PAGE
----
Roughly 85% of the existing supply of assisted living accommodation is sheltered housing. Sheltered housing is usually provided by local authorities or housing associations (not-for-profits) and rented at a highly subsidized rate, with priority given based on need. According to the EAC, as of January 2021 there are 515,601 sheltered housing units in the UK, 124,719 (24%) of which are managed by local authorities, 290,386 (56%) are managed by not-for-profit organisations and the remaining 100,496 (19%) are managed by for-profit companies. For-profit sheltered housing is usually sold rather than rented to the occupier. Sheltered housing sites usually have 40-60 dwellings.

The remaining 15% of assisted living accommodation is housing with care, and about 75% of the housing with care accommodation is in more luxury retirement villages. About 75% of these retirement village dwellings are provided by not-for-profits either under affordable rent schemes (in which the vast majority of rent is subsidised) or under shared ownership schemes. However, around 25% of the current provision is sold at an unsubsidised rate to the occupier. The majority of the dwellings in this 25% are provided by for-profit companies. The for-profit provision amounts to about 10,000 of the total 65,000 dwellings. 
 

Unlike the rest of Europe, the majority of the for-profit provision of assisted living accommodation in the UK is sold to the occupier, rather than rented. Within the housing with care sector, the vast majority (around 90%) of the for-profit provision is sold to the occupier. 

For-profit housing with care providers usually work under a ‘deferred payments’ model in which they retain a minority share in the property (around 20%) when they sell it to the occupier with the agreement that the occupier will pay them a fee when the property is resold. The benefit of doing this for the operator is that they are then guaranteed a future revenue stream of deferred payments, which the seller has to pay to them each time the property is resold. The benefits of this model for the occupier are that they get to buy a property at a reduced price, they don’t have to worry about having to pay for reinvestment in the upkeep of the retirement village, and therefore they don’t have to take on as much risk. The majority of the profit that for-profit UK assisted living companies make in the long-term is from these deferred payments.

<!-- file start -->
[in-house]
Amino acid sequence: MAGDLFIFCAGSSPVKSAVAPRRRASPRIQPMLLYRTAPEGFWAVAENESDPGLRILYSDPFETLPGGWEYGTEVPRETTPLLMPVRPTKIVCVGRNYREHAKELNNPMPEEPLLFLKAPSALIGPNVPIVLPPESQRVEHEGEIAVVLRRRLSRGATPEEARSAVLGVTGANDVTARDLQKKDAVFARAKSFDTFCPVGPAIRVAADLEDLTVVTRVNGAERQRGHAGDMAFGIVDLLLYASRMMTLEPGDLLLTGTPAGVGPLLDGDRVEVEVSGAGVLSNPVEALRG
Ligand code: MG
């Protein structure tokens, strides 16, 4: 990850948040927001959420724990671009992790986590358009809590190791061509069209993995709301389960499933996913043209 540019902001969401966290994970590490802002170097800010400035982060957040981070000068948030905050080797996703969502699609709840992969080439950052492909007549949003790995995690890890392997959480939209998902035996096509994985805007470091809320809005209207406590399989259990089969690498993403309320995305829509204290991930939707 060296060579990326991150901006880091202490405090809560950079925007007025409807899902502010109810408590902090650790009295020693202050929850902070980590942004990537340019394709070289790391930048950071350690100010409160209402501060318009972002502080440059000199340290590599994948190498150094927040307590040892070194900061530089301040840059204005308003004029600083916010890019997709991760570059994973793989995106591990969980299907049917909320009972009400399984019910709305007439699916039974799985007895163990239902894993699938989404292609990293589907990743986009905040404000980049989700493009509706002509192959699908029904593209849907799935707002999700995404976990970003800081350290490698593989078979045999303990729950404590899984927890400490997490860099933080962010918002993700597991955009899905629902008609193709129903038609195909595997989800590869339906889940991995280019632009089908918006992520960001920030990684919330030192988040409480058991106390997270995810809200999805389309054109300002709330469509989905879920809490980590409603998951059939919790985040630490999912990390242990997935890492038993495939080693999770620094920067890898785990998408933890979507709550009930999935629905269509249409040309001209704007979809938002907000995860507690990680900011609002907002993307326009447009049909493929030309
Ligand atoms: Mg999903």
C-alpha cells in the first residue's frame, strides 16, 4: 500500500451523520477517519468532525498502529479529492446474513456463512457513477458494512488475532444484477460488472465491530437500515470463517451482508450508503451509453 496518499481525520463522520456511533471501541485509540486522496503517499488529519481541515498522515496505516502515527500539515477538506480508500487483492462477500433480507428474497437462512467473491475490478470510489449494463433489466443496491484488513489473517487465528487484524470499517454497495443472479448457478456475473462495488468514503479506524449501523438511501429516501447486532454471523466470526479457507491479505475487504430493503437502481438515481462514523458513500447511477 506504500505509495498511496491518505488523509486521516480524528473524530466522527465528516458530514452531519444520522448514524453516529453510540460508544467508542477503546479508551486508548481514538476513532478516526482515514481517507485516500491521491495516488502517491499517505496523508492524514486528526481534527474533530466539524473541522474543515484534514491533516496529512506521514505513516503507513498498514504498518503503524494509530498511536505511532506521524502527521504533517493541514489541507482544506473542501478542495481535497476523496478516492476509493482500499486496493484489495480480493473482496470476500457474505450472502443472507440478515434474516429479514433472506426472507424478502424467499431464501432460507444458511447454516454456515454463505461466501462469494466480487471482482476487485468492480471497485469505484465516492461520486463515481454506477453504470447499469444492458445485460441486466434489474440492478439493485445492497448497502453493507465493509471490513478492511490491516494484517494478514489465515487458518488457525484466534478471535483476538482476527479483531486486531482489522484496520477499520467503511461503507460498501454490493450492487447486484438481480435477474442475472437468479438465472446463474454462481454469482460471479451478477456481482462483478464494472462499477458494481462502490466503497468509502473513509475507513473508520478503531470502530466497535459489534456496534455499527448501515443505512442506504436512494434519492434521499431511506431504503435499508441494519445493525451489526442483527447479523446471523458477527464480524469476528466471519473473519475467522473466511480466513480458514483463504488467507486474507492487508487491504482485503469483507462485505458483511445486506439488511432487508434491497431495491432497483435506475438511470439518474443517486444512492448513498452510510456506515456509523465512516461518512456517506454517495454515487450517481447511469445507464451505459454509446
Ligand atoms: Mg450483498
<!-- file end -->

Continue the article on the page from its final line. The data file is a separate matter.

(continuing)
There is a small amount of retirement village accommodation in the for-profit sector that is rented rather than sold (around 1,000 units). This part of the sector is also receiving new investment and growing, but not at the same rate as the for-sale sector. Michael Voges from ARCO believes that there is a possibility that this part of the sector could overtake the owner-occupier sector in the future.

Retirement villages usually have 60-250 dwellings per site.

  
Profitability

The amount of profit for-profit assisted living companies make is highly variable, both within companies (from year to year) and between companies. This is because most of the short-term profit assisted living companies receive is from the initial property sale, and how many properties they are selling will vary significantly depending on where the village is in its life-cycle.

For-profit retirement village companies can make anywhere from 10% to 45% margins in terms of pre-tax profit.

For the majority of for-profit retirement village companies which work under the deferred payments model, most profit comes from deferred payments in the long-term (and development in the short-term); sales usually just break even. Audley has managed to make service provision profitable, but most other companies have not been able to.
 

New investment

There is very little new investment going into the sheltered housing sector. This is because the for-profit provision of sheltered housing is mostly sold to the occupier, but sold in full rather than under the deferred payments scheme that for-profit retirement village providers use. There is therefore no possibility for long term revenue streams. Furthermore, property developers prefer to invest in housing that isn’t age exclusive since this carries lower risk and can often be sold at a higher price.

The vast majority of the new investment is going into retirement villages and especially for-profit retirement villages (about 75% of all the new investment in assisted living is going into for-profit retirement villages). For-profit retirement village providers are receiving financial backing from the likes of Schroders, Legal & General, AXA, Royal London (investing in Audley Group) and Goldman Sachs (investing in Riverstone).

£40 billion could be invested in the development of new retirement villages between now and 2030, according to the Associated Retirement Community Operators (ARCO).

 

Policy Support

Whilst there hasn't been much in the way of actual policy proposals to help the sector, the government has expressed that it is keen for the housing with care sector to expand and have released reports on the benefits of assisted living. However, finding sites for new developments is made difficult by strict planning regulations, especially in the South East.

As is the case with other forms of social housing, local authorities have been trying to offload their stock of sheltered housing into the for-profit and not-for-profit sectors for many years now.